Biden as a candidate pledged to end the federal government’s use of for-profit prisons, and acknowledged the need to end it when it comes to undocumented immigrants as well. “[H]e will make clear that the federal government should not use private facilities for any detention, including detention of undocumented immigrants,” the plan said. But while Politico reported following his order Tuesday that he was also considering expanding it to ICE, “he has no immediate plans to issue such an order,” the report said. In statements received by Daily Kos on Tuesday, advocates urged Biden to go all the way.
“In order to enact a more comprehensive agenda that truly prioritizes racial equity, President Biden must dismantle private prisons on all fronts, including ending private prisons partnerships and contracts held with ICE,” said United We Dream National Campaigns Manager for Community Protection Cynthia Garcia. She noted the widespread crimes against immigrants detained in privately operated facilities like Irwin County Detention Center in Georgia, where officers retaliated against women who spoke out about abuses committed by gynecologist Mahendra Amin.
“Despite a long-standing track record of neglect and abuse against immigrants held in ICE detention centers, private partnerships and prison contracts have abetted a cruel and unjust system that further punishes immigrants for speaking out against violence and mistreatment,” Garcia said. “These abuses will only worsen the longer these contracts exist and the more unnecessary funding is funneled into the Department of Homeland Security.”
“The very concept of detaining immigrants is rotten to its core and private prison companies like CoreCivic, Geo Group and LaSalle Corrections have profited immensely off the backs of the immigrants languishing in their sordid prisons,” Laura Rivera, an immigration attorney and director of the SPLC’s Southeast Immigrant Freedom Initiative, said. “Even amid the pandemic, more than 14,000 immigrants remain behind bars with inadequate COVID testing and PPE, and where it is impossible to socially distance.”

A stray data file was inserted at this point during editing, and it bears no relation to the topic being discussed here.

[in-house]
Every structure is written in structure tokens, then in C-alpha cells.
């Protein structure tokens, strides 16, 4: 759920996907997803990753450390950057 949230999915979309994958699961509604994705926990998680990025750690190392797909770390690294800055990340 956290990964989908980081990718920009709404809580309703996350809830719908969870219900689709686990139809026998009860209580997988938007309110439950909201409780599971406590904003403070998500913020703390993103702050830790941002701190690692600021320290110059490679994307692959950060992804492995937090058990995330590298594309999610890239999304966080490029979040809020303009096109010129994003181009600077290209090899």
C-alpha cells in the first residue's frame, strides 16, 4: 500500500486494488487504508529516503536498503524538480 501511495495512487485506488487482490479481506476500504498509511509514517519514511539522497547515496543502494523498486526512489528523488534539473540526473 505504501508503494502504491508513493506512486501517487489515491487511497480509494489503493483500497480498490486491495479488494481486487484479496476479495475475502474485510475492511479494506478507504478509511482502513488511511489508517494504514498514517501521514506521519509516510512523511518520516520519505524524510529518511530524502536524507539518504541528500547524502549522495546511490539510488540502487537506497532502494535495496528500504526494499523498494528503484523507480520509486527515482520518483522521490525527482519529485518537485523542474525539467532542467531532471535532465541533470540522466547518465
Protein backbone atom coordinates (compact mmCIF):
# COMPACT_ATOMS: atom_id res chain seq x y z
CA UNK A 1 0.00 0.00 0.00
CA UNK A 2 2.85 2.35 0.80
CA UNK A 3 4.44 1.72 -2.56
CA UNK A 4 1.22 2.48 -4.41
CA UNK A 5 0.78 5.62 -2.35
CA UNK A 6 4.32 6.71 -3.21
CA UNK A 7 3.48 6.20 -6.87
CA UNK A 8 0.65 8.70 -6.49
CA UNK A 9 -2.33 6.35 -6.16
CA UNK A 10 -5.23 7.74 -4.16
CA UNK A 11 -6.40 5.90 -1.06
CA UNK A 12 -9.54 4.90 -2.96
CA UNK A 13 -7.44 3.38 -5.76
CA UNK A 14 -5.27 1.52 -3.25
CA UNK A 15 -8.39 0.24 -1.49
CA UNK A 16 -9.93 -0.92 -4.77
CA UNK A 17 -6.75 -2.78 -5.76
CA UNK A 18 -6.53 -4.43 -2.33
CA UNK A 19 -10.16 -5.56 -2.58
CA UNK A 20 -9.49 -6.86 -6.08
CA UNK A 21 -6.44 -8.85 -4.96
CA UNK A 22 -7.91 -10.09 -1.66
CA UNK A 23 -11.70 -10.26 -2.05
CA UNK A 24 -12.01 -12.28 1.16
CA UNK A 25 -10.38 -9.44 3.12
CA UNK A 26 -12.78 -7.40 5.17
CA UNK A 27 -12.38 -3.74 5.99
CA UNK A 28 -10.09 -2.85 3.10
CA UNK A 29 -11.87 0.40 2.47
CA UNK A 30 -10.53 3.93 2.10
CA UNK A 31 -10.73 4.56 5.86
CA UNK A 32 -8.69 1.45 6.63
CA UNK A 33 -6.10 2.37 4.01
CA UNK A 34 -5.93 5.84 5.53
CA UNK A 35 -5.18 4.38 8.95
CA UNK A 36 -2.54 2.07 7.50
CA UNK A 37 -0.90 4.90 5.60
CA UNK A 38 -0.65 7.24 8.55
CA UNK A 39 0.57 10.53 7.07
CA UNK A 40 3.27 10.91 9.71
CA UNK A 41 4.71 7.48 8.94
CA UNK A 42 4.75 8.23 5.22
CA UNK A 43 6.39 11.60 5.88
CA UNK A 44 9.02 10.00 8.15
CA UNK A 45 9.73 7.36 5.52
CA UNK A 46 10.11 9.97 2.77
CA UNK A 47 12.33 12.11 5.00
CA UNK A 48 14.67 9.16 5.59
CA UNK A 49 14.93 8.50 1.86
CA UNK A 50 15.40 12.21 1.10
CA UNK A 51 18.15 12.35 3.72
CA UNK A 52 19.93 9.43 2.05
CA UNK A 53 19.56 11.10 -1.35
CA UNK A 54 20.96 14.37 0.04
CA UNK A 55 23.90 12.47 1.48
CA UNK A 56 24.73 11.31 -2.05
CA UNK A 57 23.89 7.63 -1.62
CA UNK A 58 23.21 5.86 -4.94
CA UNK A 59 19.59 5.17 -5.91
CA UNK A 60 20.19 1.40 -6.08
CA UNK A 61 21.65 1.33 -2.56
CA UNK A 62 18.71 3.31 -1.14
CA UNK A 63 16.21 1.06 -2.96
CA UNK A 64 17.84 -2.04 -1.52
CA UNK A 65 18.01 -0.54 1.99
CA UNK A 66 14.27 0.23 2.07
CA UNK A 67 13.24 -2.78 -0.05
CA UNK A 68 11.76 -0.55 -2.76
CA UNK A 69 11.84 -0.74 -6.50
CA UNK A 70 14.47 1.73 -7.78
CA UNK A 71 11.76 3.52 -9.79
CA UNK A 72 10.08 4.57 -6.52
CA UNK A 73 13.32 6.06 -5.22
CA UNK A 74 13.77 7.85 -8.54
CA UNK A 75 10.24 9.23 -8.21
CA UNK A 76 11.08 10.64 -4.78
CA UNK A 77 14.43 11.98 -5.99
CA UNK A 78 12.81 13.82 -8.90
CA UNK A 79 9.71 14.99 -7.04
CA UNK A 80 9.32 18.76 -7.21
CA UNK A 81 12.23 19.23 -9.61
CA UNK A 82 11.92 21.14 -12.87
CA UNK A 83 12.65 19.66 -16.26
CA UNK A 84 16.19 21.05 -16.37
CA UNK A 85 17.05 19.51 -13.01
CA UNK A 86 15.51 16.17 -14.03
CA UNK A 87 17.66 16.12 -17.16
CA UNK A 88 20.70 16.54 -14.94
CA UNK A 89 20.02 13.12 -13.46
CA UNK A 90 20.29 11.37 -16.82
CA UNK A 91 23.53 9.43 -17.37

Rivera noted the deadly costs of this mass, for-profit detention agenda. “The profit incentive to keep people detained cost the lives of Cipriano Chavez-Alvarez, Jose Guillen-Vega and Santiago Baten-Oxlaj, who all died of COVID while in ICE custody at the CoreCivic-operated Stewart Detention Center in Lumpkin, Ga.,” she continued.
Private prisons have known on which side their bread is buttered. Following the previous administration’s win in 2016, their stocks soared. Sure enough, that administration jailed record numbers of immigrants (and in defiance of congressional limits). When a Biden victory began to appear likelier than not, ICE then rushed into decade-long contracts with private prison profiteers. Not only should the Biden administration use its authority to terminate any such contracts that still may exist, it must end the federal government’s use of private prisons in all forms altogether.
“ICE detention is designed to dehumanize and to profit off of predominantly Black, Brown and Indigenous people,” Rivera continued. “And it’s clear that private prison companies have created perverse incentives to incarcerate as many immigrants as possible, for as long as possible. What’s more, ICE’s history of impunity has allowed the private prison companies ICE contracts with no escape accountability and public oversight. This is an irredeemable, profit-driven racket that the Biden-Harris administration must address.”